Social housing allocation changes in sight for London

London skyline A number of London councils are planning to change their policies on social housing

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A London council is proposing to change its allocation criteria for social housing.

Hammersmith and Fulham Council said it plans to give priority to people in work or training, ex-service personnel and foster carers.

It promised its new system would be "fairer and prioritise people making positive contributions to society".

Housing charity Shelter said the council was right to protect the vulnerable as a priority.

At present anyone living in the UK can apply to go onto the register of any council.

In Hammersmith and Fulham 10,300 are currently on the waiting list.

People on the list are graded according to priority and 94% of them are in the lowest priority bands.

'Waiting 36 years'

One person has been on the waiting list in Hammersmith and Fulham for 36 years.

Only 470 new lettings were made in the borough in 2011 due to "stretched resources".

Start Quote

London's housing market is broken at all levels and the capital urgently needs a range of affordable housing to meet the needs of Londoners with different incomes and circumstances”

End Quote Kate Dodsworth National Housing Federation

In 2010, 131,000 bids were made for council homes and each three bedroom property attracted 157 bids on average.

The council is planning to review tenancies every five years to ensure its criteria is being met.

Councillor Andrew Johnson, Hammersmith and Fulham's cabinet member for housing, said: "These proposals are about rewarding hard working families who are local to the borough.

"At the same time we will continue to house elderly people and others who are vulnerable."

Tom Lloyd, deputy editor of Inside Housing, said: "Barnet, Richmond, Westminster and Wandsworth councils, which have published proposals to date, have come up with similar policies.

"This maybe because they have independently come to similar conclusions or it could be that the Government has issued fairly rigid guidance.

"There will always be certain core groups - people who are homeless or in overcrowded accommodation - who will be in greater need of homes.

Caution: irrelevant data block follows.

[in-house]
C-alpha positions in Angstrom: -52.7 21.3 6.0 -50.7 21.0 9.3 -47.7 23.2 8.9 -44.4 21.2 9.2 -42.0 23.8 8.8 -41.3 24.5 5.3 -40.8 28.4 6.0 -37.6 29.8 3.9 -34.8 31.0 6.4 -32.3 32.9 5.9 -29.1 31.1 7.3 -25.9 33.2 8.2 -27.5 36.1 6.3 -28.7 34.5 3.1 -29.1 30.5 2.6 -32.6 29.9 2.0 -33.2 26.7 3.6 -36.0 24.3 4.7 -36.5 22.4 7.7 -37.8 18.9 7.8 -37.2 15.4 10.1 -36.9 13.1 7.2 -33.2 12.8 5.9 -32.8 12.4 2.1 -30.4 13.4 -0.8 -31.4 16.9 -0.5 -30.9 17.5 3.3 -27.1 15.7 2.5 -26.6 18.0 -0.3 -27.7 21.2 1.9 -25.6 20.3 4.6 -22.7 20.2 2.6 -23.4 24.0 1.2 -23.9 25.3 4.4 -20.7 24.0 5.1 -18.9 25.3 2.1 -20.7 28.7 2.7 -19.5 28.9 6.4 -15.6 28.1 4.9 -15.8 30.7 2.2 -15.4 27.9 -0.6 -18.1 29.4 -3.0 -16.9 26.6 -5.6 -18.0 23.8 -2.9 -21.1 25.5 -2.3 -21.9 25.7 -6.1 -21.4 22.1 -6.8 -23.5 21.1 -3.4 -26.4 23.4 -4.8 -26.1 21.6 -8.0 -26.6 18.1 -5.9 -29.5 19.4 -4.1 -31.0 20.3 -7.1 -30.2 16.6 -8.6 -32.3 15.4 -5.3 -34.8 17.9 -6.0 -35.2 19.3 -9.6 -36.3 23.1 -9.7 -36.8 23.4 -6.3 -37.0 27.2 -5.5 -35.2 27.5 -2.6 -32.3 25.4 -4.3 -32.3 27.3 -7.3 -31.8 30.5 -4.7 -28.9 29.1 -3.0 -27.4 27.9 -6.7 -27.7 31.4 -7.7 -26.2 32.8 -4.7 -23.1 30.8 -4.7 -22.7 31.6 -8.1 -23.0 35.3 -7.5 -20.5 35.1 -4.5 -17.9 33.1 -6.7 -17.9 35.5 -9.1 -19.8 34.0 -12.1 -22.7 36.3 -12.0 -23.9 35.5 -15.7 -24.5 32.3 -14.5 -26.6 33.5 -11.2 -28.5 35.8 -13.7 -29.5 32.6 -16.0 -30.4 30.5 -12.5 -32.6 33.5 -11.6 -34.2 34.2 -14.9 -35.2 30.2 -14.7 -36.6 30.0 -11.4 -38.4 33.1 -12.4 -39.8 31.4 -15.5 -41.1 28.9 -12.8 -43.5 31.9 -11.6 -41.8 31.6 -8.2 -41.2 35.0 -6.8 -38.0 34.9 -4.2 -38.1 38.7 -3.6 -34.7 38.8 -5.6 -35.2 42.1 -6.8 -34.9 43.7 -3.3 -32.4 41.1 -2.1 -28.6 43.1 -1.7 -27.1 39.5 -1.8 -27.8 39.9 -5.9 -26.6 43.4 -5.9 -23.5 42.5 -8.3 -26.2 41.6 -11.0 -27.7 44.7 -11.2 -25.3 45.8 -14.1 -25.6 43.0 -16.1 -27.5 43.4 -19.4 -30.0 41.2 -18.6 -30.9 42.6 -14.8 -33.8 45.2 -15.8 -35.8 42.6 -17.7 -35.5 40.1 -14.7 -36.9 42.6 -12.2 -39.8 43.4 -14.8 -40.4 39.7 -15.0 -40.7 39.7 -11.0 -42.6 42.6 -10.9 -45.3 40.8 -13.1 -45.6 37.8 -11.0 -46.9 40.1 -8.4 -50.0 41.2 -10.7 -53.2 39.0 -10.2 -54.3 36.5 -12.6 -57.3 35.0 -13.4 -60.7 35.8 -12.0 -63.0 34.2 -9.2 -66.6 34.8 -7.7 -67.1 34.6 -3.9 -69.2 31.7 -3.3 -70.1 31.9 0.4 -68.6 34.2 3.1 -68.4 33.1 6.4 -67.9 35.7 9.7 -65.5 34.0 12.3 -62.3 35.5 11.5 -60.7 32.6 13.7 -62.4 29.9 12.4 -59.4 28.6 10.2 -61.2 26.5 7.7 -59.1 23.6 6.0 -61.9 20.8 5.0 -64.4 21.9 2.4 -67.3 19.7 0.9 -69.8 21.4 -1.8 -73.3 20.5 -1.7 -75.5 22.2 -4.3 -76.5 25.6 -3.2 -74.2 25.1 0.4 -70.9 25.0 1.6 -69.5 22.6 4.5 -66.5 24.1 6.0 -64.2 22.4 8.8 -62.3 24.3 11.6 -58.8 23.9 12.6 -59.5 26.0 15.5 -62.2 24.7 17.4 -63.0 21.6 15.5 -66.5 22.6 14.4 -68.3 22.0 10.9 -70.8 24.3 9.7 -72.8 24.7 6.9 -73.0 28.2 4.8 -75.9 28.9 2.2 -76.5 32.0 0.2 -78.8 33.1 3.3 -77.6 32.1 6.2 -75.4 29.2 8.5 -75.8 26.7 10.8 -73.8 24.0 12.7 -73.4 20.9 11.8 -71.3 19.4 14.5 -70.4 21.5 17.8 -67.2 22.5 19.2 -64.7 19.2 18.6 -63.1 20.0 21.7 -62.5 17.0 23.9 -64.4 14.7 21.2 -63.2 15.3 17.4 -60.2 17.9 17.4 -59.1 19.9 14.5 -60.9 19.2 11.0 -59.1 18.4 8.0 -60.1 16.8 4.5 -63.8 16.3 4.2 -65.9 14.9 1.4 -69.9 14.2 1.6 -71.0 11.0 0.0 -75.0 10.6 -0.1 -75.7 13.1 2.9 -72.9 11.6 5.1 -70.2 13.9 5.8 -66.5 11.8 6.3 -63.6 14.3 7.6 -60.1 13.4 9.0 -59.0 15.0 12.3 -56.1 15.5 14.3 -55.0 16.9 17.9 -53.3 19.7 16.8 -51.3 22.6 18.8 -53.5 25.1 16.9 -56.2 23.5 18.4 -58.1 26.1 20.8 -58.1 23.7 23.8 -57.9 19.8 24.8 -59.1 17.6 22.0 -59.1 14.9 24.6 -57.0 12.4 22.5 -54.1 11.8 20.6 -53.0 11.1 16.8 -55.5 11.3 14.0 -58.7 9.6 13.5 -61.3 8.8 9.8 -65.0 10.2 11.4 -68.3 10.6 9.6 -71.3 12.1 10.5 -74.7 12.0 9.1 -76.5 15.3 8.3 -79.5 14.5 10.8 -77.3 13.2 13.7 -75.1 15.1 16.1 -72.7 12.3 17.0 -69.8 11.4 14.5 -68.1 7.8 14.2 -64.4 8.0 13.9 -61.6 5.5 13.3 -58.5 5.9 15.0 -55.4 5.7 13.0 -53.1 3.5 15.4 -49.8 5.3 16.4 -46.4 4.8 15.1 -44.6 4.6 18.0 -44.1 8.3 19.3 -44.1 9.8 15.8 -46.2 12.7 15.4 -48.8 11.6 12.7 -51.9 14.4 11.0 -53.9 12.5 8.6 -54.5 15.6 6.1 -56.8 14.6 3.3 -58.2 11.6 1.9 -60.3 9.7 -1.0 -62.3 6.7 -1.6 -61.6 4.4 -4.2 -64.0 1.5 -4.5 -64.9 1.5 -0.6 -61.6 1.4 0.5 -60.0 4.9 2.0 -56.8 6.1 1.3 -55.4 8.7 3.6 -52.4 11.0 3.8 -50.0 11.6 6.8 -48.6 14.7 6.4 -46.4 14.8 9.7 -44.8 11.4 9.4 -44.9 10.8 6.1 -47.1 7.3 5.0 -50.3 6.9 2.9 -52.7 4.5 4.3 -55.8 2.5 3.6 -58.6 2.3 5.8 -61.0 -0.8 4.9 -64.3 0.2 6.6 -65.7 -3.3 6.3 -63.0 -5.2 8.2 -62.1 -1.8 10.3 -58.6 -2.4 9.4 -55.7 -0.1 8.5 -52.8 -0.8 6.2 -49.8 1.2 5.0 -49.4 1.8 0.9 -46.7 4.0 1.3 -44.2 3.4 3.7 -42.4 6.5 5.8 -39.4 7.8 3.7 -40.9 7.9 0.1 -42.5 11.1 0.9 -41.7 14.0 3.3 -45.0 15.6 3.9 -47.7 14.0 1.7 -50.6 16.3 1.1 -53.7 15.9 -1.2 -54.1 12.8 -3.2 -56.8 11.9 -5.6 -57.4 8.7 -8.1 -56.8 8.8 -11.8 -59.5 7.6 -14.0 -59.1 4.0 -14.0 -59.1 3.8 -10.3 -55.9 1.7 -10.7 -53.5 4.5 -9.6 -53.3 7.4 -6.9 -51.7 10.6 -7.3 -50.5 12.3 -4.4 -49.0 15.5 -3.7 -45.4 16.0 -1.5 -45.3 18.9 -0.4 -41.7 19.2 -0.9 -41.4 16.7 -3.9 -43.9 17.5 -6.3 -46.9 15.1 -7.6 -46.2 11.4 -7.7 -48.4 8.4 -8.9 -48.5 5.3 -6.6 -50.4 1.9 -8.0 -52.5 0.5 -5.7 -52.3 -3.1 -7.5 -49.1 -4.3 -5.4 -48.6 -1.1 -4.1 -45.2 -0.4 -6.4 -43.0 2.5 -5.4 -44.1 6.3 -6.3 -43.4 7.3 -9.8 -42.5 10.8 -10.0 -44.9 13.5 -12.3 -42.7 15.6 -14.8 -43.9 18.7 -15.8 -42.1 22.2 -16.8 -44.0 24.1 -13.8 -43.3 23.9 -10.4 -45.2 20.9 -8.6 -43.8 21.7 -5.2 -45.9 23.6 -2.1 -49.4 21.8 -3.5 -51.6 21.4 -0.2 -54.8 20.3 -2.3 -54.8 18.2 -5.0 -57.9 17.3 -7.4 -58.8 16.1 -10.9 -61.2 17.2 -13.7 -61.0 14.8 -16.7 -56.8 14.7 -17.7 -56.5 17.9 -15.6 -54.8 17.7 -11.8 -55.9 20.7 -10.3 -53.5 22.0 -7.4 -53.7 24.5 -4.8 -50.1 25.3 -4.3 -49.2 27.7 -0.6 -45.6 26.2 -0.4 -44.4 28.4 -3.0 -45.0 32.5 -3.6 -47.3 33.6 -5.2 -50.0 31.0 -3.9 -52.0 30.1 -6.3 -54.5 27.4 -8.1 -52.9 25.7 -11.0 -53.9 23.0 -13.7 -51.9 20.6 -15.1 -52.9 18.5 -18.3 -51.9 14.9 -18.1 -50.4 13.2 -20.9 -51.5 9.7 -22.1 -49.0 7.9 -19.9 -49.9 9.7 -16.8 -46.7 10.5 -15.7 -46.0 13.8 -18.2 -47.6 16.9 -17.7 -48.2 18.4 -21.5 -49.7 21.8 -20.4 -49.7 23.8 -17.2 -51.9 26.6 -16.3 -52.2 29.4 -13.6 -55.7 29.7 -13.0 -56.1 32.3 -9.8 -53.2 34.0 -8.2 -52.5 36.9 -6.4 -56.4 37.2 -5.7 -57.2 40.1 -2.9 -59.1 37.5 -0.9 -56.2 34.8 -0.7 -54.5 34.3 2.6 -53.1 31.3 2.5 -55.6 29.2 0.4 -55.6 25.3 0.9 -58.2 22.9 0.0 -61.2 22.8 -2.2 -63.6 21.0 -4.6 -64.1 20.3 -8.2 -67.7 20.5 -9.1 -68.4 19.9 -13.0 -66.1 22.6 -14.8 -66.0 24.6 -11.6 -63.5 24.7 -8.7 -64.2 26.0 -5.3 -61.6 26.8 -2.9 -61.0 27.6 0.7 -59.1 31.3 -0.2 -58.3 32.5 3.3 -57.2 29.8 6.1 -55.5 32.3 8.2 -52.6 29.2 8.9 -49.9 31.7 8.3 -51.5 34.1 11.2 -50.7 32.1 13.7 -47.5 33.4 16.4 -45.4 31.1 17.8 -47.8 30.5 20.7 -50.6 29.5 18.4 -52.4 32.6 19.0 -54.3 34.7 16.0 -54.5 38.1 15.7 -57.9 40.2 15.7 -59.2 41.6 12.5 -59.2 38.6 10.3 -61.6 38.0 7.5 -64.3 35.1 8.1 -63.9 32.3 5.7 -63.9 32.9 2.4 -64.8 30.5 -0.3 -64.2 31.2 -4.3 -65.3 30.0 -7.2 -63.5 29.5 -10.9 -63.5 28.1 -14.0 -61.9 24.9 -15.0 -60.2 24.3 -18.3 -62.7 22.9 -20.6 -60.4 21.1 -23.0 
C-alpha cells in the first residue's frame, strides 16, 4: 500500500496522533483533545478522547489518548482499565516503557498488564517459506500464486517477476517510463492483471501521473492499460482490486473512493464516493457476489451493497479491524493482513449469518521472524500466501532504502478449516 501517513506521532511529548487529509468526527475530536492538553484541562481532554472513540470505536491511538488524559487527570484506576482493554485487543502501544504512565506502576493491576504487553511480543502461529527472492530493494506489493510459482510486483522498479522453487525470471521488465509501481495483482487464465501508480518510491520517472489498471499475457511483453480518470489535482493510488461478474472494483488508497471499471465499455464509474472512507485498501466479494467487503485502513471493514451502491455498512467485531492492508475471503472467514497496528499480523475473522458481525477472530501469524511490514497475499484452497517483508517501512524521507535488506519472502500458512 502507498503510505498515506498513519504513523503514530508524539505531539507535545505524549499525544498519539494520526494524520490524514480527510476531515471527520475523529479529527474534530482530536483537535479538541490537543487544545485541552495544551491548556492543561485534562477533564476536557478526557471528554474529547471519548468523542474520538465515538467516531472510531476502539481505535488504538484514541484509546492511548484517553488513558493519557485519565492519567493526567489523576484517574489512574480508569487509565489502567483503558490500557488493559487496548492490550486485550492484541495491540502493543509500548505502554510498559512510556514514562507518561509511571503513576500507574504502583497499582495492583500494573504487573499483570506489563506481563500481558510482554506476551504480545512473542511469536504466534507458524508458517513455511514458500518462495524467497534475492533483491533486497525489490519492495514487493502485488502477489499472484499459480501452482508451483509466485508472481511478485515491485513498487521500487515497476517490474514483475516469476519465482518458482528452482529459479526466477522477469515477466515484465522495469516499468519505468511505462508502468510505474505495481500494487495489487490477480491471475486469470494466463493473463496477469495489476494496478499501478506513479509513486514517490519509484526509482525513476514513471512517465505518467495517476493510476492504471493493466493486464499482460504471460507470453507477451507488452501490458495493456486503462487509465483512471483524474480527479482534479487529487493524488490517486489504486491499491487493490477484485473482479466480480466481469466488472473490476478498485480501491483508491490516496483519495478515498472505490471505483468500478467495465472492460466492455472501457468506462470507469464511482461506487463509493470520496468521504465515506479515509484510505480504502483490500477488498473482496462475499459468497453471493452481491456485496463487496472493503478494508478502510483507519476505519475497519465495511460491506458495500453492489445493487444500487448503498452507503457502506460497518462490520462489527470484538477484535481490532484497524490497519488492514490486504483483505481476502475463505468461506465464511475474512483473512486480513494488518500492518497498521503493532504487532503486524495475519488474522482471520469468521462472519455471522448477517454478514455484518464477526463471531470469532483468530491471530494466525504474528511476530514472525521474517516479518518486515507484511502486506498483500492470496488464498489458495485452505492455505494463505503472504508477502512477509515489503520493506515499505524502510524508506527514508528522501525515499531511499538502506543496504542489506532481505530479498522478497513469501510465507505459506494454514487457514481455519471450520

"But how much of an impact will new policies actually make given there are still so few houses available to councils?"

In Westminster consultation on future housing policy ended in April.

One of its plans would see households with an income greater than £61,400 paying higher rent.

'Desperate shortage'

The council said changes to tenancy arrangements are unlikely to be implemented before the end of the year.

Kay Boycott, Shelter's Director of Communications, Policy and Campaigns said: "It is right that Hammersmith and Fulham takes measures to protect the people least able to afford a home, there will still be many people left over who will struggle to afford other types of housing.

"In this borough, as in many across London and beyond, incomes and rents are totally out of step - in Hammersmith and Fulham a household would need to earn more than £74,000 to afford the rent on a private property with just two bedrooms.

"This situation throws into stark relief yet again just how desperately short of affordable homes we are in this country."

The National Housing Federation (NHF), which represents housing associations throughout England, said a lack of affordable housing in London means difficult decisions have to be made.

NHF's Kate Dodsworth said: "With the average house price in Hammersmith and Fulham at more than 19 times the average income, ordinary Londoners are simply being priced out of the private sector.

"This places ever-increasing pressure on social housing.

"London's housing market is broken at all levels and the capital urgently needs a range of affordable housing to meet the needs of Londoners with different incomes and circumstances."

The public consultation in Hammersmith and Fulham begins on 22 May and ends on 17 July.

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